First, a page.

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DUI Charges in Illinois for Non-Residents

From national parks and Indian mounds to the sprawling metropolis of Chicago, Illinois is the temporary home to countless visitors throughout the year. Unfortunately, over-indulging in the enjoyment that you experience in Illinois can lead to serious ramifications if you are charged with driving under the influence while visiting the state.

Even if your license is not suspended in your home state (temporarily), many people will find it difficult to return to Illinois to fight a DUI charge if they are unable to drive through the state. In some cases, your Illinois DUI defense attorney can handle court appearances on your behalf if you live out of state. Talk to your DuPage or Chicago DUI defense lawyer about fighting an Illinois DUI charge if you live in another state.

If you are facing a DUI as an out-of-state driver, the attorneys at Dolci & Weiland can help you understand the impact that a conviction can have on your driving privileges, both in Illinois and in your home state.

Suspension of Your Illinois Driving Privileges Following a DUI

If you have a license from a state other than Illinois and were pulled over and arrested for drunk driving while driving in Illinois, the arresting officer does not have the authority to revoke your out-of-state license. However, your driving privileges can still be revoked within the State of Illinois, and you can still be convicted of DUI in Illinois. As discussed below, your DUI will also be reported to the state in which you are a resident or where you hold a driver's license.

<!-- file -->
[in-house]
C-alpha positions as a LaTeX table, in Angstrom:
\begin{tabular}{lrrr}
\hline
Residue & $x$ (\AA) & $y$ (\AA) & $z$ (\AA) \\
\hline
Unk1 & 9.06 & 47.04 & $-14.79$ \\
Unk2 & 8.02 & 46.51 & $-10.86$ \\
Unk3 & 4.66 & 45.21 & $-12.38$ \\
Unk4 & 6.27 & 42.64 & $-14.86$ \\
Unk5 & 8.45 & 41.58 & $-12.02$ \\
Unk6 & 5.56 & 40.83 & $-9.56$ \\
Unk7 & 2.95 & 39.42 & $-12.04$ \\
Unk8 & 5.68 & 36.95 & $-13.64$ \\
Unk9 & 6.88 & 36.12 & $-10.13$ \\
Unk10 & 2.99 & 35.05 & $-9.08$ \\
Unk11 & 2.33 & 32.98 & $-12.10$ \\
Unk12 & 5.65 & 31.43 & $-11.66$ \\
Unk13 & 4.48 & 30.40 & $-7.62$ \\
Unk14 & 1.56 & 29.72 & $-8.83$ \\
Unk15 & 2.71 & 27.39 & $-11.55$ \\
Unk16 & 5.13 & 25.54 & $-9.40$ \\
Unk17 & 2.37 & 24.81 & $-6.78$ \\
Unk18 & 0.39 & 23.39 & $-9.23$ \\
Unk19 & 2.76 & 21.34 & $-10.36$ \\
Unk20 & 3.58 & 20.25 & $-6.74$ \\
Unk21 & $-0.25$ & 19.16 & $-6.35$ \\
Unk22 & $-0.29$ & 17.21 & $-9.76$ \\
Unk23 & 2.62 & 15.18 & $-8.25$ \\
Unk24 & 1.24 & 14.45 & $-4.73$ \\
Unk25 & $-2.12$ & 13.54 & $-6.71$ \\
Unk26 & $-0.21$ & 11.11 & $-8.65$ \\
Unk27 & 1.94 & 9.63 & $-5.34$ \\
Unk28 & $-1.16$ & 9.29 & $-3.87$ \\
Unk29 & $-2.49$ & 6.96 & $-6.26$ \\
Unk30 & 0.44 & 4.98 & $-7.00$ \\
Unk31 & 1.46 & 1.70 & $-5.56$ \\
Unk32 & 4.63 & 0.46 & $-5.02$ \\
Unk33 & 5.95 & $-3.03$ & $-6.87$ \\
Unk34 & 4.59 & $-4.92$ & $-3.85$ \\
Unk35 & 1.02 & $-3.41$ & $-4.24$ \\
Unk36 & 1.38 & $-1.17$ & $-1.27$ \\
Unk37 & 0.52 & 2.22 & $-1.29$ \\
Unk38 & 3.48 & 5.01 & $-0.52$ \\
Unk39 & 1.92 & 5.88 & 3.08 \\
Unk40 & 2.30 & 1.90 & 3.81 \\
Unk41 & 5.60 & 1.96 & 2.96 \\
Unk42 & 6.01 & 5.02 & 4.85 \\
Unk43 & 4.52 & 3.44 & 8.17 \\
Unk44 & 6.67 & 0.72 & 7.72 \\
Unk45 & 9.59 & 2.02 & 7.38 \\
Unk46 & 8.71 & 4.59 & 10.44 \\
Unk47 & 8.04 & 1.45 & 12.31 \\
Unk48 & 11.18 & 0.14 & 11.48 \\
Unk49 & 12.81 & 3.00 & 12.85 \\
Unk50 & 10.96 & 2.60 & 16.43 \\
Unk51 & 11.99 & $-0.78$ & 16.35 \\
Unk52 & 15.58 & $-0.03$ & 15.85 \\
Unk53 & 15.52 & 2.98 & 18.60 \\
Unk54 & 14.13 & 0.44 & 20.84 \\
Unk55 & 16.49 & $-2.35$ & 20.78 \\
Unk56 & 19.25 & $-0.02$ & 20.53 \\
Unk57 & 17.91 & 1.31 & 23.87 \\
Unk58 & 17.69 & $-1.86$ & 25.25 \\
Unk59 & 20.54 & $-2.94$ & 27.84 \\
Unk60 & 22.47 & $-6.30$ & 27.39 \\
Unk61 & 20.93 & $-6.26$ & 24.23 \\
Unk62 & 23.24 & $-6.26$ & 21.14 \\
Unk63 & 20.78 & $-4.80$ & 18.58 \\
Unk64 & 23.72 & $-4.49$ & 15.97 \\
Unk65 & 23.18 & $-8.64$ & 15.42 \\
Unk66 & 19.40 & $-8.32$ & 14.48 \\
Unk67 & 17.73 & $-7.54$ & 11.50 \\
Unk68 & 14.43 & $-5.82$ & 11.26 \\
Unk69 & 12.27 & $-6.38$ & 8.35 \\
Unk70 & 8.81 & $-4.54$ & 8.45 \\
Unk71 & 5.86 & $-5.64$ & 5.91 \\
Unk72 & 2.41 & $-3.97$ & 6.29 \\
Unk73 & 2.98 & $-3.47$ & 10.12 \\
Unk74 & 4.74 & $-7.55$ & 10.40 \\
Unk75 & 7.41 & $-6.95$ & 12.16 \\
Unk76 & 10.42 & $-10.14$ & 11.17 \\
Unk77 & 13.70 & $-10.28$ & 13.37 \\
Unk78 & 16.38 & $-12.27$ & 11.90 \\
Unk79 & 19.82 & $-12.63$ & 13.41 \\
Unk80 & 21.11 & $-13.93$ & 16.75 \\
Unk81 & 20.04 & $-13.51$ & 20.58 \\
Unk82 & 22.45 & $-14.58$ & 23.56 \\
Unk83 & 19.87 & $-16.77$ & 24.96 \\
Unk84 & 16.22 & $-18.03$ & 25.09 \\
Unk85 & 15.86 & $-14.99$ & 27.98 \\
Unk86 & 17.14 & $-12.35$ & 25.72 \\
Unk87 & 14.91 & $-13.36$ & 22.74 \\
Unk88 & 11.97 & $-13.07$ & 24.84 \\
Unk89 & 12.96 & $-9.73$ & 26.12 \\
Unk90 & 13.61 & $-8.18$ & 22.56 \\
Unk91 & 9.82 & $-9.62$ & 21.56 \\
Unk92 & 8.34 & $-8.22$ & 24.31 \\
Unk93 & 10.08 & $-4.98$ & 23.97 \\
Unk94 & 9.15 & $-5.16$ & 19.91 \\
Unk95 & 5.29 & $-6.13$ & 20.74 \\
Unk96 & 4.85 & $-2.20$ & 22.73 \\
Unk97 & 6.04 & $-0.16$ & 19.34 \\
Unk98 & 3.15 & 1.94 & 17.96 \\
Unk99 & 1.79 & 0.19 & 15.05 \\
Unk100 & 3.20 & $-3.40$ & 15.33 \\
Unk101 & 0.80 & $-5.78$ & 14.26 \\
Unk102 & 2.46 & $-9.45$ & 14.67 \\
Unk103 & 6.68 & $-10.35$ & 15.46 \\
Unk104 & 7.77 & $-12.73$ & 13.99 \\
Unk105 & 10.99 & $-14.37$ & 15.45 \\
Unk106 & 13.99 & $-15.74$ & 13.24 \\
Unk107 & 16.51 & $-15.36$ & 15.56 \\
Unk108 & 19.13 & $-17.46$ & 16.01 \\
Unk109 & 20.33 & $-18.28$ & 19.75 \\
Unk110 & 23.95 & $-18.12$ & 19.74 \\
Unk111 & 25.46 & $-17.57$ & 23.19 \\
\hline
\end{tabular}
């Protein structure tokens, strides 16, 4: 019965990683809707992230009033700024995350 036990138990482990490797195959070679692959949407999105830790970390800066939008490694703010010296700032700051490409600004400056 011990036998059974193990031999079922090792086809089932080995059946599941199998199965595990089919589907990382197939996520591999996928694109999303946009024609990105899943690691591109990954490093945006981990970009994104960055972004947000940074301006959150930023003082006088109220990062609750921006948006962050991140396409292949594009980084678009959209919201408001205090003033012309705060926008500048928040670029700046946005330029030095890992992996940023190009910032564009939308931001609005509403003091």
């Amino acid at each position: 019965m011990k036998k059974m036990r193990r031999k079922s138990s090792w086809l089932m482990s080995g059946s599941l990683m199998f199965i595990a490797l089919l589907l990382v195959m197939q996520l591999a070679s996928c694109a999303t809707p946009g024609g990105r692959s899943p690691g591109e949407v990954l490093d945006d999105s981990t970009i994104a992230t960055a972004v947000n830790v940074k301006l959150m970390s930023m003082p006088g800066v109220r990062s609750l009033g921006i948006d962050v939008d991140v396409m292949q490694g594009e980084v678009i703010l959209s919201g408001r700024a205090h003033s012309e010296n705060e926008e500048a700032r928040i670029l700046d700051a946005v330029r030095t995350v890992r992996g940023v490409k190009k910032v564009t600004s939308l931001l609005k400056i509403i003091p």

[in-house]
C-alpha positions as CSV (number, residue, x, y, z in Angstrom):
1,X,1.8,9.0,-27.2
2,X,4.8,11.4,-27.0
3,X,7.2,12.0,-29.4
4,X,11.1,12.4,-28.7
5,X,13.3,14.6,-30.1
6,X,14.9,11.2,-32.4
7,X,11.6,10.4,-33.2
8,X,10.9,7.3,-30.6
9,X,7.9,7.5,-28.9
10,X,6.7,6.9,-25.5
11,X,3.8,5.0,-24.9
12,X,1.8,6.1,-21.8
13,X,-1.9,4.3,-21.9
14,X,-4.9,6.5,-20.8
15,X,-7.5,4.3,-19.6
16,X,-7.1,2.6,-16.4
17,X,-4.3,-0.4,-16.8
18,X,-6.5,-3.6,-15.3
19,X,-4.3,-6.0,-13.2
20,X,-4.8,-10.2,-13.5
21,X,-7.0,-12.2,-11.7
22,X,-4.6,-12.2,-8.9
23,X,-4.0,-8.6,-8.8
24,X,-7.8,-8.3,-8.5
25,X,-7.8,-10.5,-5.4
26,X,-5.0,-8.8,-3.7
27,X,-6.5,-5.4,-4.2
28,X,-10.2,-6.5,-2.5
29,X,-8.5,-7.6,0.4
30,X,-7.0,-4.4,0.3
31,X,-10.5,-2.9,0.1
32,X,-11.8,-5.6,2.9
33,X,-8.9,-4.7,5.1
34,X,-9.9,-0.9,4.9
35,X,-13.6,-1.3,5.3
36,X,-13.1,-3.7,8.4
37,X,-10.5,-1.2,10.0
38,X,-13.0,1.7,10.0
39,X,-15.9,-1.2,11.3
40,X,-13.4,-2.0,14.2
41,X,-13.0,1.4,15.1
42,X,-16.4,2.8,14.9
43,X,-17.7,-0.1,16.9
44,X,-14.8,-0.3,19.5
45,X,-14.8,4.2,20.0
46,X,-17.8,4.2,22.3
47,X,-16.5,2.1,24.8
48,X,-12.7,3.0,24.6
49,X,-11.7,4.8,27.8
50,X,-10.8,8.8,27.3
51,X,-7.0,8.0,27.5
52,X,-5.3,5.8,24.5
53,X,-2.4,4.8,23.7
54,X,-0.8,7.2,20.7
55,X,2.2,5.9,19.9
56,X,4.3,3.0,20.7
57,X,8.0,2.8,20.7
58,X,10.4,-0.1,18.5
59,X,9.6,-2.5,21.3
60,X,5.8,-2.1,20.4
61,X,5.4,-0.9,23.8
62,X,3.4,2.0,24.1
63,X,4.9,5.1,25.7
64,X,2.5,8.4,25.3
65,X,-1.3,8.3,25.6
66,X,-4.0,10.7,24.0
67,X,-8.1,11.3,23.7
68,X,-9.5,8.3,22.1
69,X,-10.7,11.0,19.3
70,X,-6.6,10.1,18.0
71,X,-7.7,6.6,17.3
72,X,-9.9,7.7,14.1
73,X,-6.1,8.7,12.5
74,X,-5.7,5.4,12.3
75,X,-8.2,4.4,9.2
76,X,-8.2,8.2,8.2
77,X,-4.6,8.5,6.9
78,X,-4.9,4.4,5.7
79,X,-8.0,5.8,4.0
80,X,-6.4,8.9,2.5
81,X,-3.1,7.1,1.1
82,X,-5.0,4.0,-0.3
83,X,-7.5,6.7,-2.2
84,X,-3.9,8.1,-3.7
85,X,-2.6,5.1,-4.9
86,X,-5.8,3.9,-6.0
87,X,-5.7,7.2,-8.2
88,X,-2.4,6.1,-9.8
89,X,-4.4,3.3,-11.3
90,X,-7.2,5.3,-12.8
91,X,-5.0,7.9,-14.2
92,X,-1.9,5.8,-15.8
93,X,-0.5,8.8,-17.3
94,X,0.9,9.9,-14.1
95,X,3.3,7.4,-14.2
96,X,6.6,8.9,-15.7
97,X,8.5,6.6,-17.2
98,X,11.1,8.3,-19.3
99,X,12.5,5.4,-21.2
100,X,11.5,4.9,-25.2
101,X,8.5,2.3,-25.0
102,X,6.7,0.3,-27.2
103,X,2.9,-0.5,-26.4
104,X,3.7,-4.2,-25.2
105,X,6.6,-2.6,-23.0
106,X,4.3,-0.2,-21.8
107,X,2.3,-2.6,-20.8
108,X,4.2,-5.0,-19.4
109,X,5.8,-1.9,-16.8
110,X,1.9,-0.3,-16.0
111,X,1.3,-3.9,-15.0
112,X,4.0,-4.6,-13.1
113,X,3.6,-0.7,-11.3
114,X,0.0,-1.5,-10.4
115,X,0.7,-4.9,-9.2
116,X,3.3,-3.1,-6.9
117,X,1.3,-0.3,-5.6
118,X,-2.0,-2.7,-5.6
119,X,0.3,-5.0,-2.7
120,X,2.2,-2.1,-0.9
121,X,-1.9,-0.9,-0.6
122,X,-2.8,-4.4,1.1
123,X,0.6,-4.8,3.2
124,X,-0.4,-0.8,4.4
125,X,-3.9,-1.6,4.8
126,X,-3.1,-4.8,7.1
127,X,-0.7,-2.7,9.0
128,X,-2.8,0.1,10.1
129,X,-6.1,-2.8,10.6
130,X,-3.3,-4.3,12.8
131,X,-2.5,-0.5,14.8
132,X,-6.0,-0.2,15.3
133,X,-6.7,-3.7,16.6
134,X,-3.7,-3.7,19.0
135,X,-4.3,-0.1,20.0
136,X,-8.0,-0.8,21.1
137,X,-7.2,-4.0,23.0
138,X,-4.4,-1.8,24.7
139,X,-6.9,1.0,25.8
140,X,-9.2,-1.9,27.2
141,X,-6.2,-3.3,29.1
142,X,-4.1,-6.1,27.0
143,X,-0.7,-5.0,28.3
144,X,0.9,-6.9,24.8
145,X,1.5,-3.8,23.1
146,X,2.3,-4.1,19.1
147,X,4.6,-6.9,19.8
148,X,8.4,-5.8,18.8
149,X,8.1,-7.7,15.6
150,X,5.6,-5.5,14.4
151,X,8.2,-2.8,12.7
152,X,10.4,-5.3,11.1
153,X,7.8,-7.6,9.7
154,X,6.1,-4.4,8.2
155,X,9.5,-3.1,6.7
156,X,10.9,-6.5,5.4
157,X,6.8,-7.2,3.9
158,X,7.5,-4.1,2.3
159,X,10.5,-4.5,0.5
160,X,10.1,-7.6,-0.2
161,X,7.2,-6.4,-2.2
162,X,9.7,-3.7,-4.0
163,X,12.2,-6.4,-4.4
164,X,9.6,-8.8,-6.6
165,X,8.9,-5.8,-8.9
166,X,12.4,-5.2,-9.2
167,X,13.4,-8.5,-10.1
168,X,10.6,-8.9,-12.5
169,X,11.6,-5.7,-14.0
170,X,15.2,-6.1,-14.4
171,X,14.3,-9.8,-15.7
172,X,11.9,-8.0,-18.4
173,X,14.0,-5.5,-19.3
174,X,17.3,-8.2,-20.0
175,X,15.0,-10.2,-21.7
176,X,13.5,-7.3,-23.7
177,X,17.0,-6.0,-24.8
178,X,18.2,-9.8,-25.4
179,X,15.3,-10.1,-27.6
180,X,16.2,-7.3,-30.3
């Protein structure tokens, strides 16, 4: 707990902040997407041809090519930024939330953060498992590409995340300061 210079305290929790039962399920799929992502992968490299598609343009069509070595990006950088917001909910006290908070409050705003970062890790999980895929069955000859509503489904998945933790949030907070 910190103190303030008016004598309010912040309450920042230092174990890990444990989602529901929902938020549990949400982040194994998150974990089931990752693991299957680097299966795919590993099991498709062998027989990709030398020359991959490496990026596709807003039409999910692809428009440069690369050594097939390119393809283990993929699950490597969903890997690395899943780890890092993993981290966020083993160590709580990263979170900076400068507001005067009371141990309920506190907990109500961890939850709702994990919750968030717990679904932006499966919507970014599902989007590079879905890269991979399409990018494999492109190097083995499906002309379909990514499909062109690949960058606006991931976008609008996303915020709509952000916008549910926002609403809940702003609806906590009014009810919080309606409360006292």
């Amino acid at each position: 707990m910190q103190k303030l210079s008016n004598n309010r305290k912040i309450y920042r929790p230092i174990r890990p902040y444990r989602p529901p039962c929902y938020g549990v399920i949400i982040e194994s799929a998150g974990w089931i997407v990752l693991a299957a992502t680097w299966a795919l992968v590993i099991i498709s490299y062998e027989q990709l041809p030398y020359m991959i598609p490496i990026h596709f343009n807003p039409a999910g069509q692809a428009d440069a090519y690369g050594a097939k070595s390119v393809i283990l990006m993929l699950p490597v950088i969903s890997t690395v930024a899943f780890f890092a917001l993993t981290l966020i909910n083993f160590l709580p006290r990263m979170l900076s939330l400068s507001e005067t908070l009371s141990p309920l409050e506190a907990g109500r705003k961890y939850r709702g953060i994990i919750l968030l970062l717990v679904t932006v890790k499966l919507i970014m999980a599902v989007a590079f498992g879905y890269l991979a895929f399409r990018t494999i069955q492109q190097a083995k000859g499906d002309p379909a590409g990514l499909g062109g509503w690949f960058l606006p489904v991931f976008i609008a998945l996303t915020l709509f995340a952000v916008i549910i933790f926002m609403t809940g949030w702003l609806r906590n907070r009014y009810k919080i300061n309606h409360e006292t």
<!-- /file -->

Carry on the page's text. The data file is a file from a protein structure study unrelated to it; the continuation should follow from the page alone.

In certain cases, an individual's ability to drive in the state of Illinois can be suspended for life, albeit with a few exceptions. A fourth or subsequent conviction of driving under the influence, for example, can result in a lifetime suspension of driving privileges in Illinois.

The Effect of an Illinois DUI on Your Home-State License

If you are an out-of-state driver who was charged with driving under the influence while in Illinois, the repercussions don't stop at your ability to drive in Illinois. Illinois, along with the majority of states in the United States, is a member of the Interstate Driver's License Compact, or IDLC. States who are members of the IDLC are required to disclose when an out-of-state driver commits a driving offense in a different state.

When a driver is arrested for a DUI in Illinois, this information is generally relayed to the Secretary of State for the state in which you live. The result of this reporting is that the state in which you are a resident will generally treat your DUI as if it happened in your state, and issue the same penalties as if the DUI happened in the state in which you live.

Following a conviction of DUI in Illinois, the Illinois Secretary of State may issue a "hold" on your driver's license, rendering you unable to renew your current license when it expires or obtain a license in the state in which you live. Unlike a suspension of your license that expires after a certain amount of time, a hold may remain on your license indefinitely until you take steps to have the Illinois Secretary of State remove the hold.